.A tsunami (plural: tsunamis or tsunami; from Japanese: 津波, lit. "harbor wave"English pronunciation: /suːˈnɑːmi/ soo-nah-mee or /tsuːˈnɑːmi/ tsoo-nah-mee is a series of water wavescaused by the displacement of a large volume of a body of water, typically an ocean or a large lake. Earthquakes, volcanic eruptions and other underwater explosions (including detonationsof underwater nuclear devices), landslides, glacier calvings, meteorite impacts and other disturbances above or below water all have the potential to generate a tsunami.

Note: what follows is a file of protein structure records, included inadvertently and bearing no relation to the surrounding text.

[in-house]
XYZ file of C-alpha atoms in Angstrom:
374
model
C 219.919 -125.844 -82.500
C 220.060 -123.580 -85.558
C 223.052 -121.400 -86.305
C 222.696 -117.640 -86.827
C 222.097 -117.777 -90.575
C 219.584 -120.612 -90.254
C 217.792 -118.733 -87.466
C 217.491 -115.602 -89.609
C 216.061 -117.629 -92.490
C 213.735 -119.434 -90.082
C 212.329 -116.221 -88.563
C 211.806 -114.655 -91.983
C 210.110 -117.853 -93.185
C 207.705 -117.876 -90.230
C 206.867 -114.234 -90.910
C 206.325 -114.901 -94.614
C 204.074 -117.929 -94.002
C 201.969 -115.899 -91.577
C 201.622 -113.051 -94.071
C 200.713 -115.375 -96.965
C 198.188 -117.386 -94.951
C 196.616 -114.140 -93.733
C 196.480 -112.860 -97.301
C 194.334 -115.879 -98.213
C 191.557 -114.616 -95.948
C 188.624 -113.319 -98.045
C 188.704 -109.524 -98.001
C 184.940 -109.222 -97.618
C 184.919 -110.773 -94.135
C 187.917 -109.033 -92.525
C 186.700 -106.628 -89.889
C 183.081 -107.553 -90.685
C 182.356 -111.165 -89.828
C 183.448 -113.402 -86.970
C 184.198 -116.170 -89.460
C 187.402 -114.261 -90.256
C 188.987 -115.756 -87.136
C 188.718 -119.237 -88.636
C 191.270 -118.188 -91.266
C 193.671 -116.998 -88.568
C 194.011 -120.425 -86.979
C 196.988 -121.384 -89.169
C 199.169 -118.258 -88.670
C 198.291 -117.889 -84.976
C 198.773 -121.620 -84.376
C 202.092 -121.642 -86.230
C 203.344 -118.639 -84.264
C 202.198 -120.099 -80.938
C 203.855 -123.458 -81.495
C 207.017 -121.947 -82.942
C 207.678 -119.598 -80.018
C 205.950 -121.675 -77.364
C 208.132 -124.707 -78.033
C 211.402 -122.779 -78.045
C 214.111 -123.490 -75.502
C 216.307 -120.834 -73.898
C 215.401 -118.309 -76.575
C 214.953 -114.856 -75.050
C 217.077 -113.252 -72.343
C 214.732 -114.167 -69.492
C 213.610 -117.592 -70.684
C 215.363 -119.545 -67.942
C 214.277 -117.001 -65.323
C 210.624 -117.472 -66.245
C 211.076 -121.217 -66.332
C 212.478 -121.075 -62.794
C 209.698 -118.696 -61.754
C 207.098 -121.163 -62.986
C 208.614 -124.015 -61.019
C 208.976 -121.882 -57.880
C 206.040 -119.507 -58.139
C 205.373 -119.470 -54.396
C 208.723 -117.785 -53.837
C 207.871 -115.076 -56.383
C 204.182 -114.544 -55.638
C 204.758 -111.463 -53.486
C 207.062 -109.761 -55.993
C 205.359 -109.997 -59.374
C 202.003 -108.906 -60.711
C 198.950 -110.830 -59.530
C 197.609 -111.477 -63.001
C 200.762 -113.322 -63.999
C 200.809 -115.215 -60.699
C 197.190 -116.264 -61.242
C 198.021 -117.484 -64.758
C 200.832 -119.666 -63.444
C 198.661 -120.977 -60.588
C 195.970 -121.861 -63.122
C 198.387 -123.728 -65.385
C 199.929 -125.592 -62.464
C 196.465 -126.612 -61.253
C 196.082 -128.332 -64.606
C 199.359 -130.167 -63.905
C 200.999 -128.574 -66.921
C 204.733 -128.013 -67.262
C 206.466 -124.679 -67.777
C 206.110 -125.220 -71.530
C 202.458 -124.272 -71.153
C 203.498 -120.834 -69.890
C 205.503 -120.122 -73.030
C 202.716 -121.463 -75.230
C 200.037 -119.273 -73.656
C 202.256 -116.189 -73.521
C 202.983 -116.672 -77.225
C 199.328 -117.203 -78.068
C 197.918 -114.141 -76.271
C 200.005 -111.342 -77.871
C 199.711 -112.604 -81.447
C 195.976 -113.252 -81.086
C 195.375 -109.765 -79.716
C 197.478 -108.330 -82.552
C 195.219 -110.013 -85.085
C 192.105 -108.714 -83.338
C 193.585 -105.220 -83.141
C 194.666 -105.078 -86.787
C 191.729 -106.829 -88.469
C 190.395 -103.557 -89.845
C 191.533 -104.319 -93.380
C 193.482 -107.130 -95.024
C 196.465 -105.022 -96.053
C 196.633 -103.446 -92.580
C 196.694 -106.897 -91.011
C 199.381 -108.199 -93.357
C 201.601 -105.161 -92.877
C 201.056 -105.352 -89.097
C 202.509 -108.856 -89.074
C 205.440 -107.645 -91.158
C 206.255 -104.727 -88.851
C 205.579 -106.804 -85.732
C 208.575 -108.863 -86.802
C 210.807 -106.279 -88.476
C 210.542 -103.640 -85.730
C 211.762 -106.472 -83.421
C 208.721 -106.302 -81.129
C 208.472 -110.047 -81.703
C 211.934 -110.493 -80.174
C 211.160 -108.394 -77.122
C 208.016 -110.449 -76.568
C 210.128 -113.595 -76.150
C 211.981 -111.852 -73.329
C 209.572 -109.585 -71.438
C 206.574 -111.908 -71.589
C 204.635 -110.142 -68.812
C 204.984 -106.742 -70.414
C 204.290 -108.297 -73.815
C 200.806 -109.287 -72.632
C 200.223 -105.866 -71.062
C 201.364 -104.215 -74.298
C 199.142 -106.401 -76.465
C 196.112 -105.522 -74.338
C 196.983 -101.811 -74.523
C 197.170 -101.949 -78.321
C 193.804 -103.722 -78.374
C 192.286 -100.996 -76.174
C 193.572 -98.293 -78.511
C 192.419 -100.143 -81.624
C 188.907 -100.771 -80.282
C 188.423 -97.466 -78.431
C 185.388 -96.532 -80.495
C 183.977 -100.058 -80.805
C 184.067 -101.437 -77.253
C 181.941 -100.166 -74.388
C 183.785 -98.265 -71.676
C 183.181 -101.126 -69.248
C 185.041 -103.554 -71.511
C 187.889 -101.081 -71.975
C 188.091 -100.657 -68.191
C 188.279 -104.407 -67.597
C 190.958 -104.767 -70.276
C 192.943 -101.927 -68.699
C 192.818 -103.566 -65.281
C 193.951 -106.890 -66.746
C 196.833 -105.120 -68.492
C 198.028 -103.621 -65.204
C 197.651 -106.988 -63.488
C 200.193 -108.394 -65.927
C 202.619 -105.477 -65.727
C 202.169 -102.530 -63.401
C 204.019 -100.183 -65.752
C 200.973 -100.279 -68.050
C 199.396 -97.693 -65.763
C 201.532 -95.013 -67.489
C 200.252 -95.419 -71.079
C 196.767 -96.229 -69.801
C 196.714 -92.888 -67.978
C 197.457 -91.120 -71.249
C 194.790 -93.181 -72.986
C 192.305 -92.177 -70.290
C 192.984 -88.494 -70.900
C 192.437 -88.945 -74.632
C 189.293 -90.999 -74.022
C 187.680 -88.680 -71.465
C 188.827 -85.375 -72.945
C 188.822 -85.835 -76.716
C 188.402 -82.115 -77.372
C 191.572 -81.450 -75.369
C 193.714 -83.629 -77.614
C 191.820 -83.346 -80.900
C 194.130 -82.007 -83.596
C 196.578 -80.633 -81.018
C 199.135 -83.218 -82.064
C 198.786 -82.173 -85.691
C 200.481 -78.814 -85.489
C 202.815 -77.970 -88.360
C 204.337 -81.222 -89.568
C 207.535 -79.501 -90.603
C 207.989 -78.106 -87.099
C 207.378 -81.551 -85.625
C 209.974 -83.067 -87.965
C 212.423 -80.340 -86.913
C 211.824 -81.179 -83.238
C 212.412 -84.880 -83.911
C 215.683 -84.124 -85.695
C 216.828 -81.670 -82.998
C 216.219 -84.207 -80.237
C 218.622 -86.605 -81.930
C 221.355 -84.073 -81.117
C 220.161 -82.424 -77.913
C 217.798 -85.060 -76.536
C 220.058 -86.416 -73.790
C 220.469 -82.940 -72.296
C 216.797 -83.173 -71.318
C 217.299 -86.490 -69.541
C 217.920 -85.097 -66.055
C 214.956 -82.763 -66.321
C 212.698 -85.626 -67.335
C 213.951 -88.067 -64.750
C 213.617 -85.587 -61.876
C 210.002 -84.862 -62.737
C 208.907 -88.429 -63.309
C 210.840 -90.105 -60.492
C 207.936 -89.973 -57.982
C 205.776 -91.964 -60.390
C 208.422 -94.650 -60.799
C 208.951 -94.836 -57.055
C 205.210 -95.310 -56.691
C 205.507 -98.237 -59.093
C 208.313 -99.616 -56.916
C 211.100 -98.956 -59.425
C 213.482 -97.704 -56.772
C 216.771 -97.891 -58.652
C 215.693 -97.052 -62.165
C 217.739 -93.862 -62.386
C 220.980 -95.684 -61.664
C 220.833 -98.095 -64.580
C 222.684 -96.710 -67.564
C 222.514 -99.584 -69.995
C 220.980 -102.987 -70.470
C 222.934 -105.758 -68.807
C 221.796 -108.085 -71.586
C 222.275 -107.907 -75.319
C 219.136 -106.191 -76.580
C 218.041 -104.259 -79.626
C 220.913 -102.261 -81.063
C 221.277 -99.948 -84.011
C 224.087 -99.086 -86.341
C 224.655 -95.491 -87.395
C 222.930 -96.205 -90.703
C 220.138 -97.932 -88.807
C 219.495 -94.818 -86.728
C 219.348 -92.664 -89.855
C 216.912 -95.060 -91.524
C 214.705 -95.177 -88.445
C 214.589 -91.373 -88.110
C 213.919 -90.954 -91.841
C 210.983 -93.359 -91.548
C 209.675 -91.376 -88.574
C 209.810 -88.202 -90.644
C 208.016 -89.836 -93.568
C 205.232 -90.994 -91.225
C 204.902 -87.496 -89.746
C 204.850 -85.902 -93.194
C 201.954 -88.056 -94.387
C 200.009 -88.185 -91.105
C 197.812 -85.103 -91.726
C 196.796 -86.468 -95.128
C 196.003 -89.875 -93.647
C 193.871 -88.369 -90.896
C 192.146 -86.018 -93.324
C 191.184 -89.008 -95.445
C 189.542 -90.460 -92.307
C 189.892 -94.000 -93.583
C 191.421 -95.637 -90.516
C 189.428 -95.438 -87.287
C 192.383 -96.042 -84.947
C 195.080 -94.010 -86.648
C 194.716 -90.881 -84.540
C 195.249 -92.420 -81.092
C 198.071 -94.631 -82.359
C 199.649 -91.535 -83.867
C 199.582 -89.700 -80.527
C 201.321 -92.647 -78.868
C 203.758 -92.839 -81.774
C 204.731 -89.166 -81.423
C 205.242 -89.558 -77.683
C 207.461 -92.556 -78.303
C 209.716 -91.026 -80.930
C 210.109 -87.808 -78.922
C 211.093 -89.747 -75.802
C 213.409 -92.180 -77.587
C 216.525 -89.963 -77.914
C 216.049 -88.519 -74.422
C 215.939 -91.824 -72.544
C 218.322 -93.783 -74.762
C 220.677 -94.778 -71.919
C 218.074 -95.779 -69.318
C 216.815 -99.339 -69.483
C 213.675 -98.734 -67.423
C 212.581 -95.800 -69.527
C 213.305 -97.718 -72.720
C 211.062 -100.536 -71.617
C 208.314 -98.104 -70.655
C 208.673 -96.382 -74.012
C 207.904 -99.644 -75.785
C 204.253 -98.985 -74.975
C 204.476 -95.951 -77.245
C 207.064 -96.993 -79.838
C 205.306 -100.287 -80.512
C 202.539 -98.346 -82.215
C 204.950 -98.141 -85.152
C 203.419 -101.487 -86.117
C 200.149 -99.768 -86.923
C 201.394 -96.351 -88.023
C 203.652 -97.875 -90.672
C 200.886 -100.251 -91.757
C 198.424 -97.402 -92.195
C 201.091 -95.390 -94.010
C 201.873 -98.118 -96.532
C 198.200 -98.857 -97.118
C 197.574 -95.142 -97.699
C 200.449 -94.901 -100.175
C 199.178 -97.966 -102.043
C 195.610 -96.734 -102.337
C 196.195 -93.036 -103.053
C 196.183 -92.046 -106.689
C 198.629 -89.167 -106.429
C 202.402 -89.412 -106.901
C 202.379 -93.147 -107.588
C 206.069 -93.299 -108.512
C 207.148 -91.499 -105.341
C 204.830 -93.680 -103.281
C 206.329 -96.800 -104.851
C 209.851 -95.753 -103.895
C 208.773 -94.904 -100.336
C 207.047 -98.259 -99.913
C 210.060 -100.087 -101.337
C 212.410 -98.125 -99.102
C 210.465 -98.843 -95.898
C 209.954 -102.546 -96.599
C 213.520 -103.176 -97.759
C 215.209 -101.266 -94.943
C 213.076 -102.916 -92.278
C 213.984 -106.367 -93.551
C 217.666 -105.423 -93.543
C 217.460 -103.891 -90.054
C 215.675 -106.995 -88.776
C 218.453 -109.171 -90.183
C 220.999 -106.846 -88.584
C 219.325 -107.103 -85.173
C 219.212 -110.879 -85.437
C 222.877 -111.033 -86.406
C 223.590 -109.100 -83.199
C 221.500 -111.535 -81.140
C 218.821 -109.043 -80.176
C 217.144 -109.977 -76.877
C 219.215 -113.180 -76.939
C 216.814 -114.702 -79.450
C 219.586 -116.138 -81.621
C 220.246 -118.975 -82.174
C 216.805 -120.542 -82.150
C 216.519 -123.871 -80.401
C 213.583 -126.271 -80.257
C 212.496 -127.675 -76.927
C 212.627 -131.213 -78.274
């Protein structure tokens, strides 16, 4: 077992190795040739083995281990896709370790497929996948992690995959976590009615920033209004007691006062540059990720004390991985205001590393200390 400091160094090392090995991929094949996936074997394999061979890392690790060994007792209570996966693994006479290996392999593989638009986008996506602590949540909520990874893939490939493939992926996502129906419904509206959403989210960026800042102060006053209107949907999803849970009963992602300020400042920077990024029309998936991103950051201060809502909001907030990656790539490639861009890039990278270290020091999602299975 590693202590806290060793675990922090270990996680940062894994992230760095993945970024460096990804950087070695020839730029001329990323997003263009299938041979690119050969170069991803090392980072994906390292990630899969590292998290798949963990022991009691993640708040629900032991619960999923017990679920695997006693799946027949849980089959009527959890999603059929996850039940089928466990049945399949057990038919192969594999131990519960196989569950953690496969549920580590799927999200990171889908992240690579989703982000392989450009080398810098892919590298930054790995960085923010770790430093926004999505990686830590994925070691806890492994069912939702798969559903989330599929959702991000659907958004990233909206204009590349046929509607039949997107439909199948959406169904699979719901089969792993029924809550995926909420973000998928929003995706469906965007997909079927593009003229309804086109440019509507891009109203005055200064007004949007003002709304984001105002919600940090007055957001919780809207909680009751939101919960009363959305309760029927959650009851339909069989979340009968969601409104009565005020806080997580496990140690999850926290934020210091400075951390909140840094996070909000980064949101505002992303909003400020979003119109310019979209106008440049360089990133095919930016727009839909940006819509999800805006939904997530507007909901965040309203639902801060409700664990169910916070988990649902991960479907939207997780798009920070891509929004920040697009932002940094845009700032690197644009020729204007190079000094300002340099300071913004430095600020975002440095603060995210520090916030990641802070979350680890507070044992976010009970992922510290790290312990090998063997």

Tsunami wavesdo not resemble normal sea waves, because their wavelength is far longer. Rather than appearing as a breaking wave, a tsunami may instead initially resemble a rapidly rising tide, andfor this reason they are often referred to as tidal waves. Tsunamis generally consist of a series of waves with periods ranging from minutes to hours, arriving in a so-called "wavetrain". Wave heights of tens of metres can be generated by large events. Although the impact of tsunamis is limited to coastal areas, their destructive power can be enormous and they canaffect entire ocean basins; the 2004 Indian Ocean tsunami was among the deadliest natural disasters in human history with over 230,000 people killed in 14 countries bordering the IndianOcean. The Greek historian Thucydides suggested in 426 B.C. that tsunamis were related to submarine earthquakes, but the understanding of a tsunami's nature remained slim until the20th century and much remains unknown. Major areas of current research include trying to determine why some large earthquakes do not generate tsunamis while other smaller ones do; tryingto accurately forecast the passage of tsunamis across the oceans; and also to forecast how tsunami waves would interact with specific shorelines.
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